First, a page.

Mothers’ Day. A celebration of those who have given birth, raised children and have been shaped by the process.
Married with six children, this became the holiday of cherishing home-made cards, hand-made potholders from little plastic looms and wonderful—or questionable–attempts at cooking.
It was a day I loved and felt thoroughly uncomfortable with. I’ve never enjoyed being the center of attention.
It was a responsibility/job/calling that I’ve loved. Which felt like celebration enough.
As I’ve gotten older, I’ve appreciated why the discomfort lies heavily on my heart.
There are many women who have nurtured, loved, encouraged and built into others who aren’t their children. They’ll never be called “mothers” in the strictest sense. But they’ve mothered others well, with generous hearts, deep compassion and unconditional love.
There are those who’ve had children and have lost them, through accidents or disease. Their empty arms reflect an acute sadness that comes from love being taken in an untimely way. From losing the dreams and hopes that had been part of their child-rearing process. Whether time with that child was moments or years, the pain of loss is real and life-shaping. They’ve learned perseverance through their journey of loss.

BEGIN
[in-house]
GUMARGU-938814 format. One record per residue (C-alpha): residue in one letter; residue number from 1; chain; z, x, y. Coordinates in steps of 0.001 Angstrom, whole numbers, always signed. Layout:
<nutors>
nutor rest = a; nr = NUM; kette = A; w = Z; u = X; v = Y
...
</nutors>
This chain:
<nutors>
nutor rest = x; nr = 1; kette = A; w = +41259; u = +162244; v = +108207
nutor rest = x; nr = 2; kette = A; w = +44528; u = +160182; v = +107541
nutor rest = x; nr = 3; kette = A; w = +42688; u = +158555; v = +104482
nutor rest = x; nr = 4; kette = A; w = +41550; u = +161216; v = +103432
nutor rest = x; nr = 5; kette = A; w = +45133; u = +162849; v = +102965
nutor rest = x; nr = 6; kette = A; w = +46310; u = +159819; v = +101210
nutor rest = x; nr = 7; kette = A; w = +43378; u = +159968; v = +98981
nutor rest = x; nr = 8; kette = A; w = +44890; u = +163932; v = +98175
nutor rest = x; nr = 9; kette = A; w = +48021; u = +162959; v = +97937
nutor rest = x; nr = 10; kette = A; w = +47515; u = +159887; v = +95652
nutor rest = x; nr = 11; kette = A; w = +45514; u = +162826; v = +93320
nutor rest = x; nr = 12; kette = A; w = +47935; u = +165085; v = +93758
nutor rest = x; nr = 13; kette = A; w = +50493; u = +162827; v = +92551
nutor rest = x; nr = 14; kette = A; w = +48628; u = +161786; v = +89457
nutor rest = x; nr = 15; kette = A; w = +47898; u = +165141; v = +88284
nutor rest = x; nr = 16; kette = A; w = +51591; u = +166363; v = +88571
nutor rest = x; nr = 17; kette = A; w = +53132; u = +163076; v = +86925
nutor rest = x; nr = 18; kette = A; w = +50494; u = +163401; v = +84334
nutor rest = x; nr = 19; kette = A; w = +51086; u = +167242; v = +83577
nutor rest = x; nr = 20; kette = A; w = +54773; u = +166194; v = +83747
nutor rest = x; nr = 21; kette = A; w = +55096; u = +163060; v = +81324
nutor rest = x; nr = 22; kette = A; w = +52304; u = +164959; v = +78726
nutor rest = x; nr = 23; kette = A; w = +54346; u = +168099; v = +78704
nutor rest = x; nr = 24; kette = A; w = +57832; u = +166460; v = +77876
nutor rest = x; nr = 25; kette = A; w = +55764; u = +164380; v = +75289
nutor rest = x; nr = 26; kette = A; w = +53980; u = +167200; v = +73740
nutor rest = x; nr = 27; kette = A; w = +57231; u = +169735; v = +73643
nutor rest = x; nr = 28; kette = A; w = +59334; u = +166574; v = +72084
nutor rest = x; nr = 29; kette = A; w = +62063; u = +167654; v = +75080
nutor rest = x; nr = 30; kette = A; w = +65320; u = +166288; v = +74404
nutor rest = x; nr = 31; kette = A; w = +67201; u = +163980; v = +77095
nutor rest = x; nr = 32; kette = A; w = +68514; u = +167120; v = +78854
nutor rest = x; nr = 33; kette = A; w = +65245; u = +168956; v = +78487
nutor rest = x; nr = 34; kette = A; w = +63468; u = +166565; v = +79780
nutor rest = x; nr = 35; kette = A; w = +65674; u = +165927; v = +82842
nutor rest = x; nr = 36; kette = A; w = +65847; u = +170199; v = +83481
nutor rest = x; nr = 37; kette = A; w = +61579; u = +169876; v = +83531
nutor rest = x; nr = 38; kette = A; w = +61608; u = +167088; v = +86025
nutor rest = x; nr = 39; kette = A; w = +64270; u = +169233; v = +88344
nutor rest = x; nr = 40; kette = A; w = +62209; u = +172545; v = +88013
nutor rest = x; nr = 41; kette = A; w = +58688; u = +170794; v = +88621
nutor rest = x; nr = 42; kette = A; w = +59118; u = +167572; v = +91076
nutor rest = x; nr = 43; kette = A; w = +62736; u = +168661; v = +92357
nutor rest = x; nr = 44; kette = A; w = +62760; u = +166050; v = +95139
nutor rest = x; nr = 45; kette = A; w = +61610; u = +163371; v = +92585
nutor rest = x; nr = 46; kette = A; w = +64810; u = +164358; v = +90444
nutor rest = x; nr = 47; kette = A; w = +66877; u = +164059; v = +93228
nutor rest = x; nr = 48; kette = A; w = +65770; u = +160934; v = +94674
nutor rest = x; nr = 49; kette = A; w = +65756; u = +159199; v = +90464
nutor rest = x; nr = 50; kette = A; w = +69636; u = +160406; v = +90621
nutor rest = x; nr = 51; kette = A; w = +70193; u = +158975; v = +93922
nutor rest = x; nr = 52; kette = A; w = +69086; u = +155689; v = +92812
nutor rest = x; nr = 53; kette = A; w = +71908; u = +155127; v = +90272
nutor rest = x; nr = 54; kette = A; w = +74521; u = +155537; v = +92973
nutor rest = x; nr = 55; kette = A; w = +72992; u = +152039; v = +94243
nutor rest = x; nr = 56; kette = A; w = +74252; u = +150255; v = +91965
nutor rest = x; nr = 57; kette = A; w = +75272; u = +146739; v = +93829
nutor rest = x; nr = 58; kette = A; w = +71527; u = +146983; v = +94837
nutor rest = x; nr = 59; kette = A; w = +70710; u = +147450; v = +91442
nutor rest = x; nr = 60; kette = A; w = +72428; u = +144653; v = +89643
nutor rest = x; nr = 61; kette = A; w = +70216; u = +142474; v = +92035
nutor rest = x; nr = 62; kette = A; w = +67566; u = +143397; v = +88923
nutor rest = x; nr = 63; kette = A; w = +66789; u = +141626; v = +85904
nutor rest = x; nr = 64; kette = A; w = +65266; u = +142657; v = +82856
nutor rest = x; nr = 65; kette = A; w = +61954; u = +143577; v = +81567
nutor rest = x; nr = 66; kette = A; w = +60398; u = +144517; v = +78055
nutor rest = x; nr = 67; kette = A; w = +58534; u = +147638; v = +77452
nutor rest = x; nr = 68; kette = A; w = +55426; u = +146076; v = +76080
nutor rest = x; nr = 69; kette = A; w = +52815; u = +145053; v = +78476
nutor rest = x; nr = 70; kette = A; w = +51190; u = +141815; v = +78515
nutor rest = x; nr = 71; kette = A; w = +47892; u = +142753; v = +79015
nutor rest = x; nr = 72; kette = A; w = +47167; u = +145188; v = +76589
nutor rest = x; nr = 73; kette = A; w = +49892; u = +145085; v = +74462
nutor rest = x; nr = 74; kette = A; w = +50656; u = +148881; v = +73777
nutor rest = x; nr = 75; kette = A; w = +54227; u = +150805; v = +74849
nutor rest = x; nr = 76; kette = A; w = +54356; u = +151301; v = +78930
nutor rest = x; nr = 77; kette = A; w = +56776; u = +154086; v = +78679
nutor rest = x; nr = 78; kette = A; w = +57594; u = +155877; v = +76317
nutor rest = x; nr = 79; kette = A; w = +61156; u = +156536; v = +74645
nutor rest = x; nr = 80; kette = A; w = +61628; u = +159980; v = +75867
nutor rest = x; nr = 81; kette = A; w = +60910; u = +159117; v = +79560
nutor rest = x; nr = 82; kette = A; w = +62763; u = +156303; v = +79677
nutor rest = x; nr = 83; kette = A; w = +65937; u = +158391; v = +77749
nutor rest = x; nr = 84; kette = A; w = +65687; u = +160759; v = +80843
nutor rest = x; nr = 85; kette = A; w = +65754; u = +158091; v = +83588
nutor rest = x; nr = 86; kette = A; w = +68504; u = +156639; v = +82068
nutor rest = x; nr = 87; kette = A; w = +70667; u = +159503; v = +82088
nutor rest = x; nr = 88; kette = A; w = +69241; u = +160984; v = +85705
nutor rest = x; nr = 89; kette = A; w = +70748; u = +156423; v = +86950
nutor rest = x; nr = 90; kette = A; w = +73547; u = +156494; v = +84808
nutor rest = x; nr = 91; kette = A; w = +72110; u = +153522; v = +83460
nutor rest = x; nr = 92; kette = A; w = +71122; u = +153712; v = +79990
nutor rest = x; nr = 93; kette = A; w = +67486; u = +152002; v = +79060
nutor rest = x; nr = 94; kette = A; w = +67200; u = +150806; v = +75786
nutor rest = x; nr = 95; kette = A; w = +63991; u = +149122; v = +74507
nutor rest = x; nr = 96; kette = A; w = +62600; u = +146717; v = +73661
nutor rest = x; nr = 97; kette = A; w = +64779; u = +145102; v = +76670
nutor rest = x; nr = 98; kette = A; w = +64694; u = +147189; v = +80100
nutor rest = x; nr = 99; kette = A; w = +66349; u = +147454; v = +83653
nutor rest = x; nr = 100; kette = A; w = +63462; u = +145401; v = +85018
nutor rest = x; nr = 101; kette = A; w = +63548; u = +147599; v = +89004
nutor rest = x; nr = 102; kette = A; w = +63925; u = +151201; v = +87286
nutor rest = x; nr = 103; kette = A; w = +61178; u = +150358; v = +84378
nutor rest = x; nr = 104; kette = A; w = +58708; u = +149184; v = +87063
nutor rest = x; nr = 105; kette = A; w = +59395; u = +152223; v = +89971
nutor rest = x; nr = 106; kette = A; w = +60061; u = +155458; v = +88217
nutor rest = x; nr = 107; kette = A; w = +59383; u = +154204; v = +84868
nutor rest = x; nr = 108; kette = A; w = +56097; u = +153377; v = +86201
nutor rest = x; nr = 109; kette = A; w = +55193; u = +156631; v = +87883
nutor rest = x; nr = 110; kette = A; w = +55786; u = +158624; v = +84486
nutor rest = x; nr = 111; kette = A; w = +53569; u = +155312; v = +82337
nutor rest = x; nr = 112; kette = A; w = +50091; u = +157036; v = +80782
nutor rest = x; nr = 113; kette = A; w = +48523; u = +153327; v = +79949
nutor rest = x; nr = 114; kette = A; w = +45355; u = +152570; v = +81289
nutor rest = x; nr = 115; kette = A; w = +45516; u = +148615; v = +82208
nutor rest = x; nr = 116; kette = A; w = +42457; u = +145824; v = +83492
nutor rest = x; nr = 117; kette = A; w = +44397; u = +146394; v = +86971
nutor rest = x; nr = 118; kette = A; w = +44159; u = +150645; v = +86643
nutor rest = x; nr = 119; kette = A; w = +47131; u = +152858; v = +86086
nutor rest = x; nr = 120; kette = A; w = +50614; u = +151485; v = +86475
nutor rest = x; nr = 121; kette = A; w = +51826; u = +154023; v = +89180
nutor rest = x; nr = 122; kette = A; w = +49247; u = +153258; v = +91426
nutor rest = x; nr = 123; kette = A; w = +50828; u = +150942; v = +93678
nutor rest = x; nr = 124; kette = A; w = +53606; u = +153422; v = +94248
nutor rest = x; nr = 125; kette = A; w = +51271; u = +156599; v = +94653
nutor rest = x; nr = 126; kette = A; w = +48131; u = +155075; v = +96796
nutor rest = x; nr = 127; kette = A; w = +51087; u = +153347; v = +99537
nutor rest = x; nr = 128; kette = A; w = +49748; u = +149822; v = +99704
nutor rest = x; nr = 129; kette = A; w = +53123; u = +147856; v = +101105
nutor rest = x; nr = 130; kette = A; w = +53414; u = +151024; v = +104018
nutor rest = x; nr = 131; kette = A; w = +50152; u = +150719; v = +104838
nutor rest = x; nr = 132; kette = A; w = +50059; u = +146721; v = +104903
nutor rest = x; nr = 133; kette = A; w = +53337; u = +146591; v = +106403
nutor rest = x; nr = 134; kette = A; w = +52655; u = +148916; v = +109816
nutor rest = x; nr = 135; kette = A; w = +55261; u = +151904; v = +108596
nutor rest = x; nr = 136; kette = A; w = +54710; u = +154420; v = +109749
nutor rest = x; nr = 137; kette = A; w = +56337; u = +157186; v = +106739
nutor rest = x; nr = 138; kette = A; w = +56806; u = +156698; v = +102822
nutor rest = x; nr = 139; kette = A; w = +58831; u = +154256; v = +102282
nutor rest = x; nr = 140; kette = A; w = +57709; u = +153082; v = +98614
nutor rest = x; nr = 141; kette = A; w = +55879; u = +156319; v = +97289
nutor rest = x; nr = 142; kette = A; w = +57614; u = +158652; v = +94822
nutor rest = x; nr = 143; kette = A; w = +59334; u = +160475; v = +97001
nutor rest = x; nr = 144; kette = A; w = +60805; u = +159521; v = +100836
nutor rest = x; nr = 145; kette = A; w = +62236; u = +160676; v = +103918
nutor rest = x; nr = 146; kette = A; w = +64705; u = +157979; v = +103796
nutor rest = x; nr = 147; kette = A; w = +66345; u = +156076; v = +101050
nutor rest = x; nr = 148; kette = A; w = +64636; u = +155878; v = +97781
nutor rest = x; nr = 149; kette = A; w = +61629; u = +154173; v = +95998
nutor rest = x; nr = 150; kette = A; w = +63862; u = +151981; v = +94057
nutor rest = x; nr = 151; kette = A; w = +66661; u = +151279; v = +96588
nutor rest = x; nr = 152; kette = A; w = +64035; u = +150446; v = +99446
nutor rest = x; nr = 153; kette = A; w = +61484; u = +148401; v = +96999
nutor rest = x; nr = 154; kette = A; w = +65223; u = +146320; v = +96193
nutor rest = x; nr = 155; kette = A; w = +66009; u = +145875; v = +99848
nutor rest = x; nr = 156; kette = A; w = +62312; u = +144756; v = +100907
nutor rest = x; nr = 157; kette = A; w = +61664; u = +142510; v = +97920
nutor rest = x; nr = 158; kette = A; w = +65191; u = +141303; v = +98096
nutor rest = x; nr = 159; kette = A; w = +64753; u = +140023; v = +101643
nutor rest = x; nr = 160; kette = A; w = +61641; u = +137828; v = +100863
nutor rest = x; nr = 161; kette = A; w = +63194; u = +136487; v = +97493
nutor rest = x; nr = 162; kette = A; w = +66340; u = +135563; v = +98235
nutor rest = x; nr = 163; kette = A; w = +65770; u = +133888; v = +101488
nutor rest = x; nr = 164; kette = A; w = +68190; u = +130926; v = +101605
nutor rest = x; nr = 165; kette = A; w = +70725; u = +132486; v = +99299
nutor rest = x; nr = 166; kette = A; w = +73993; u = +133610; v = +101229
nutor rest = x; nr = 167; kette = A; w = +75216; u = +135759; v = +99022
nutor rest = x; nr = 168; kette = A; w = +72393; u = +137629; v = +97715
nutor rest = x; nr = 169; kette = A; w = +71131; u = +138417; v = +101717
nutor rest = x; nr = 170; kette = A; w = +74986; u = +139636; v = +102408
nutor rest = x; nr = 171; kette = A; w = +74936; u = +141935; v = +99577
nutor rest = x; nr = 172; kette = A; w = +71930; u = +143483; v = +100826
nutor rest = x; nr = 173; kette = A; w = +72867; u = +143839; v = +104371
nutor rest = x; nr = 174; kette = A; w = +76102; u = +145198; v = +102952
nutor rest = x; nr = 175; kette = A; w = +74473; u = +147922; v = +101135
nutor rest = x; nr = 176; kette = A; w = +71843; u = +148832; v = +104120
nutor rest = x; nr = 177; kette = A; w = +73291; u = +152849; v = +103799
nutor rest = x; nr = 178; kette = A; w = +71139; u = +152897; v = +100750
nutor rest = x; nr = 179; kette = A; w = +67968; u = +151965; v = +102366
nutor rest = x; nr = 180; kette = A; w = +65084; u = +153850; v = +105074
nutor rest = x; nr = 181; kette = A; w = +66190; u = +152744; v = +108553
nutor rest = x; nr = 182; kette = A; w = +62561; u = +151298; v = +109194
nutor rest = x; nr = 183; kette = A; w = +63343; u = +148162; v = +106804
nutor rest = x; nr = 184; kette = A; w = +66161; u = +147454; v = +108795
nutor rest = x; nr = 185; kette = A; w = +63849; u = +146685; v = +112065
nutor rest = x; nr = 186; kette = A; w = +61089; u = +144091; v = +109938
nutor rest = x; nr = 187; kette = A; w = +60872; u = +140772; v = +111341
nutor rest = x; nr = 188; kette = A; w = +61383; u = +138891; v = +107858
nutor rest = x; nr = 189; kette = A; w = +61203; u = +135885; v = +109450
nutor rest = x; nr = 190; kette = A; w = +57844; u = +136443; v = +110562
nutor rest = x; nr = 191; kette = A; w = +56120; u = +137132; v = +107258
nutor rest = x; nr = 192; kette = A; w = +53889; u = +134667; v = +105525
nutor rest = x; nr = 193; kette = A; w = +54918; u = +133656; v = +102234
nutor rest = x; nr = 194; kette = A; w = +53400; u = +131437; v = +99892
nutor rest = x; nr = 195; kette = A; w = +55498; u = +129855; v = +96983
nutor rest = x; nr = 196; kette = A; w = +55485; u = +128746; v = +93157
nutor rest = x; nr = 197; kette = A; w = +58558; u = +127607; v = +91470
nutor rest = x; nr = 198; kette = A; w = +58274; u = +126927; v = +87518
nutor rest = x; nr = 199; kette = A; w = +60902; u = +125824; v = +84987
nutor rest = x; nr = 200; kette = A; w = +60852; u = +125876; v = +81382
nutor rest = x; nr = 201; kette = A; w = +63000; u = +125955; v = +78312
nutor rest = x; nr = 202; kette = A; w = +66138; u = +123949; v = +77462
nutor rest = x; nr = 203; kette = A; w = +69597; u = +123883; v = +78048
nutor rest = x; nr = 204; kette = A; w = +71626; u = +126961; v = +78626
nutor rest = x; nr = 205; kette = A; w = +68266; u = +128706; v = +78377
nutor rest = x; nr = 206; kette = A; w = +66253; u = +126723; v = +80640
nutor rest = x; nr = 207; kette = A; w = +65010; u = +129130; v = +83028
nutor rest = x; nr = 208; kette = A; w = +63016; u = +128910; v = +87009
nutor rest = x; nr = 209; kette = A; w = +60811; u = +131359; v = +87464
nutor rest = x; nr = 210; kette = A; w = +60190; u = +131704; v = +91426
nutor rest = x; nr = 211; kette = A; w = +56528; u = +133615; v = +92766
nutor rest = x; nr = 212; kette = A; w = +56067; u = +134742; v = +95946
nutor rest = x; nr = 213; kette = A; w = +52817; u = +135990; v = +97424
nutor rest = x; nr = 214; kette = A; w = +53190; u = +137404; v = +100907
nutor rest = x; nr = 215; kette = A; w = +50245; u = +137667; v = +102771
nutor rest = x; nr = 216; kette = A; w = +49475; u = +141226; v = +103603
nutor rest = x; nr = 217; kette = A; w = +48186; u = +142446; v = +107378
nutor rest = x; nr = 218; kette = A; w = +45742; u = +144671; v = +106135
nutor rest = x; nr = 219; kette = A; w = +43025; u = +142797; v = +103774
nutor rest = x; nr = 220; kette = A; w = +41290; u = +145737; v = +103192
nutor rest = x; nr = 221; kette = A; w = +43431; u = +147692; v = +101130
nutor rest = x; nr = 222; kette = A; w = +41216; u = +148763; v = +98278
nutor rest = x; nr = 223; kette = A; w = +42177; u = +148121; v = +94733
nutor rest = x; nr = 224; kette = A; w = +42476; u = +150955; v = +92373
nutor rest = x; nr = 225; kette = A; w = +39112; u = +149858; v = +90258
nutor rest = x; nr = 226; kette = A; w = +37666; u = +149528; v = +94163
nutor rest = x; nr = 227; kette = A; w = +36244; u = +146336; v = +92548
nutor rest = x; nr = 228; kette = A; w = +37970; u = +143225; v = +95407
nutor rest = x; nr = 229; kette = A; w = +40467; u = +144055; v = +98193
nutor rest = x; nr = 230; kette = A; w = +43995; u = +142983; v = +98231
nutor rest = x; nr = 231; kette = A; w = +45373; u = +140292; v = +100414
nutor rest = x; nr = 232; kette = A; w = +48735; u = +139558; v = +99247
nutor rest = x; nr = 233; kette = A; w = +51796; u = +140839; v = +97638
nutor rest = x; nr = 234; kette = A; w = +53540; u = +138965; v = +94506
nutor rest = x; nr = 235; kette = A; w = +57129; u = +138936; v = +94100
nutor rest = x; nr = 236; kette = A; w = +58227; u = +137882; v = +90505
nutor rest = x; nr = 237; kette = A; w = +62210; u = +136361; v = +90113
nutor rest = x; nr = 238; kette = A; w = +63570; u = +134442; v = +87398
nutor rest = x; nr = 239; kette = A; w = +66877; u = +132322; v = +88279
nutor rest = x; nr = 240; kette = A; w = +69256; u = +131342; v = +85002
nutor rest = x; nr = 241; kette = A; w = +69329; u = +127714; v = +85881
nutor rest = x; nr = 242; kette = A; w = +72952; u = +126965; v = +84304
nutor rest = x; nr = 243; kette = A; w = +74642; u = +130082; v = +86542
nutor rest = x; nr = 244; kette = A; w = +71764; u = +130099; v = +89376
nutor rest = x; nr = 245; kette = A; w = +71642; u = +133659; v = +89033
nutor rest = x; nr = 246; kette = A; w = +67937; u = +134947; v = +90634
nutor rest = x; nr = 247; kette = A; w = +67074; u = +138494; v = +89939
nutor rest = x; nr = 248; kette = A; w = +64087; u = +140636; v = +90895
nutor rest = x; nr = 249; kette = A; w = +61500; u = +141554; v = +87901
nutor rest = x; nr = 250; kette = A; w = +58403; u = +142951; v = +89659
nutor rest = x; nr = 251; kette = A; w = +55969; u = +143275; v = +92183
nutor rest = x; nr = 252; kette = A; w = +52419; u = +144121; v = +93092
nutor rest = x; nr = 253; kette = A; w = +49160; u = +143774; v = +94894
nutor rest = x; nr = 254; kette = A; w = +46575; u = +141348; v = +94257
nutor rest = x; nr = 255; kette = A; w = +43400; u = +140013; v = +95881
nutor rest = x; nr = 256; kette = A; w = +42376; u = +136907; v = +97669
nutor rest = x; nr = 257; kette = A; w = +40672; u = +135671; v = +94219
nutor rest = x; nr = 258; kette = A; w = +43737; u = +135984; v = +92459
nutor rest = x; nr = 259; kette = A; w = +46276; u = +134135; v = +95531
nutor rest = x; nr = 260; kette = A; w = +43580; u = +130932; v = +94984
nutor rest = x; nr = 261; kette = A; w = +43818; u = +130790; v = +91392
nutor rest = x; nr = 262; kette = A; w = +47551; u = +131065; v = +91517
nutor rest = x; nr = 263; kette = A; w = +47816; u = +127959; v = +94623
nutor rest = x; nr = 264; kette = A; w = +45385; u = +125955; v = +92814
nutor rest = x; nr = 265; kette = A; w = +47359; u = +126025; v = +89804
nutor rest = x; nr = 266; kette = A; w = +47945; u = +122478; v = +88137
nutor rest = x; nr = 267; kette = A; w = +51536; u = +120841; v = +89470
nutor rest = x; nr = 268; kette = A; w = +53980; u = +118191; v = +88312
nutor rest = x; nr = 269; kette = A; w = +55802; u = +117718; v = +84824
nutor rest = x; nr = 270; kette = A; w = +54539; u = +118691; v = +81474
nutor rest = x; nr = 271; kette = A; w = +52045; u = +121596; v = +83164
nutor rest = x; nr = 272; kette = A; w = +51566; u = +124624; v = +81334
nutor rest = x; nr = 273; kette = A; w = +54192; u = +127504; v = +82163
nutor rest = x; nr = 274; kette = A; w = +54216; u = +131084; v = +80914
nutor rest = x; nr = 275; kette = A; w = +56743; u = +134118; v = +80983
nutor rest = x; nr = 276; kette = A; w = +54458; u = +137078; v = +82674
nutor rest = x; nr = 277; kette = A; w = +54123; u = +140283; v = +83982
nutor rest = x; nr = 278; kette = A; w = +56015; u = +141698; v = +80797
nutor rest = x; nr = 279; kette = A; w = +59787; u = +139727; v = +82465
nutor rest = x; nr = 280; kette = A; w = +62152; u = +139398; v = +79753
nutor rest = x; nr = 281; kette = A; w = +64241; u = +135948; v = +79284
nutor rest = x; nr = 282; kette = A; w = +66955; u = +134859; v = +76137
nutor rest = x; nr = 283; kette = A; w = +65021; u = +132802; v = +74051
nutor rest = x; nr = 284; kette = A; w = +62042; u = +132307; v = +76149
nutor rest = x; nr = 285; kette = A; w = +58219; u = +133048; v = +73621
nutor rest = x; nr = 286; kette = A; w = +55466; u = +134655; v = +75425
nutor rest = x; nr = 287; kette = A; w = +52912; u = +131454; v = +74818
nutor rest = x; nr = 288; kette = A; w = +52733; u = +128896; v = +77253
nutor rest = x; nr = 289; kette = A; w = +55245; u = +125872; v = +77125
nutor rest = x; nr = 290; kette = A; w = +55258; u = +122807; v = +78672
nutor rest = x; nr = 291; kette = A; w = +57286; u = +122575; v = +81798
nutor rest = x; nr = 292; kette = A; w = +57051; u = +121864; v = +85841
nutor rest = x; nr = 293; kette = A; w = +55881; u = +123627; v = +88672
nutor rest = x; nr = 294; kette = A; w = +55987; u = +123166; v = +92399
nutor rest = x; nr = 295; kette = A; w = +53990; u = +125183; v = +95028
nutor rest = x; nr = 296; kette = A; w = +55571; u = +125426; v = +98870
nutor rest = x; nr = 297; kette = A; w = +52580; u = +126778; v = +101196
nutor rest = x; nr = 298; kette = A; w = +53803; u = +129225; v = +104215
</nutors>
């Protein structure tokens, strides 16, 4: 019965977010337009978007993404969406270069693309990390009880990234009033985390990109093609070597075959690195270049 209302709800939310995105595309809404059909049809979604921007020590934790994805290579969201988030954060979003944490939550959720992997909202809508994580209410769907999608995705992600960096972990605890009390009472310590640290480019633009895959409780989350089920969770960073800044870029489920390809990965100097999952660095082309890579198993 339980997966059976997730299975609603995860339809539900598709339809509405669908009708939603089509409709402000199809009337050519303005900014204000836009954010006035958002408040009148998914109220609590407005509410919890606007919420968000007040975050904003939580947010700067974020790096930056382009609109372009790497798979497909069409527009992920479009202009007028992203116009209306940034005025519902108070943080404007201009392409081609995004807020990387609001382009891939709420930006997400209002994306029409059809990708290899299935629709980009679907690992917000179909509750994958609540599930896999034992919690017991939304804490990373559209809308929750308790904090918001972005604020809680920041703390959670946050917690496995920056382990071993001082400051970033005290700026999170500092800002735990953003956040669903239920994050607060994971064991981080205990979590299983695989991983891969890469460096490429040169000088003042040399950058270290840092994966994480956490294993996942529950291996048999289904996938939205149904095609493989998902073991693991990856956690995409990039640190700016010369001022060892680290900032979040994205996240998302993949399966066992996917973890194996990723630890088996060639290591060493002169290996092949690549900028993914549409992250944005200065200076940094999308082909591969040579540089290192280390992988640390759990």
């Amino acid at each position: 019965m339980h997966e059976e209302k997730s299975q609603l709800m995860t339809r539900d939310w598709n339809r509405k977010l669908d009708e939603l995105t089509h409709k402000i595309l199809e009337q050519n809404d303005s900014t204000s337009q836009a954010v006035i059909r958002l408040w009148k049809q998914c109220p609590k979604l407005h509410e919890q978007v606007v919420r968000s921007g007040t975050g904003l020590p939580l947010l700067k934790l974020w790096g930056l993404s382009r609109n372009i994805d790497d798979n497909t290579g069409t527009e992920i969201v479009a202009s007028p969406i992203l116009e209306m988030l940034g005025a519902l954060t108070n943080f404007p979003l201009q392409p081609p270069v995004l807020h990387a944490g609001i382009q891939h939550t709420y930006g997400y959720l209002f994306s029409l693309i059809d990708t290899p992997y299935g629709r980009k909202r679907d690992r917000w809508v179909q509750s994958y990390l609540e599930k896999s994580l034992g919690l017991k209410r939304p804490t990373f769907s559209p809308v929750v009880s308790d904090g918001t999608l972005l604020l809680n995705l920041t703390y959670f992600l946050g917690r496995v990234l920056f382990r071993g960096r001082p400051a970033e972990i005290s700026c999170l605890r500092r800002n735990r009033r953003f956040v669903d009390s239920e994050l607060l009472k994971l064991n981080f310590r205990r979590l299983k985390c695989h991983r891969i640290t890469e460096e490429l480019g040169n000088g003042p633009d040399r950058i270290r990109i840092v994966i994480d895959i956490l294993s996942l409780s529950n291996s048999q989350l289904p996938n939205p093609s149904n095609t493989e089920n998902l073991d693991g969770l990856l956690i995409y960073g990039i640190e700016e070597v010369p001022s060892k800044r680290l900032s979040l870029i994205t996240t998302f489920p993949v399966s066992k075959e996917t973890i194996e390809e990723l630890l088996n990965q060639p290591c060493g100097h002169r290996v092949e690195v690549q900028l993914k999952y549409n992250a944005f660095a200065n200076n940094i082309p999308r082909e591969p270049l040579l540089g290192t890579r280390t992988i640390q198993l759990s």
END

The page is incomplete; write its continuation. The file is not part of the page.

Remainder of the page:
There are those who’ve tried and been unable to have biological children of their own. Some have chosen to go the route of adoption and have embraced another mother’s child with hope and unselfishness, wanting to give to these children what had never been offered to them. Others have remained childless and have poured their kindness into the lives of those around them. Giving grace where it was needed. Showing up for those who needed to be seen and heard.
There are those who yearn to be married and have families and haven’t had that opportunity. Yet marital status hasn’t limited them in their love for others, or in their willingness to serve and care for those who need them.
There are those moms whose children are more of a challenge than a current blessing. Children who’ve walked away from family, responsibility or kindness and live lives that are hurtful to those who care for them. These are the moms who have redefined perseverance and hope. Who’ve been shaped by a different pain and become stronger for those around them.
There are those who’ve been blessed with children with special needs. Children who won’t fulfill parental dreams of success and grandkids. They’ll require special attention and tenderness because they may always be home. These moms see past their own dreams to the bigger picture of godly hope.
As women, we’re not defined by our reproductive ability or our marital status. Having children isn’t a reward for good choices in life or job. As women, we’ve been specially chosen by God to be nurturers, encouragers, people of safety, living sanctuaries for the hurting, words of wisdom for the desperate and lost.
We’re called to reflect Jesus.
I’d love to see a day that celebrates the hearts of women who care. Those who recognize that real life takes strength, grace and truth.
Happy Strong Women’s Day, gals.
I celebrate who you are.
Jesus does, too.
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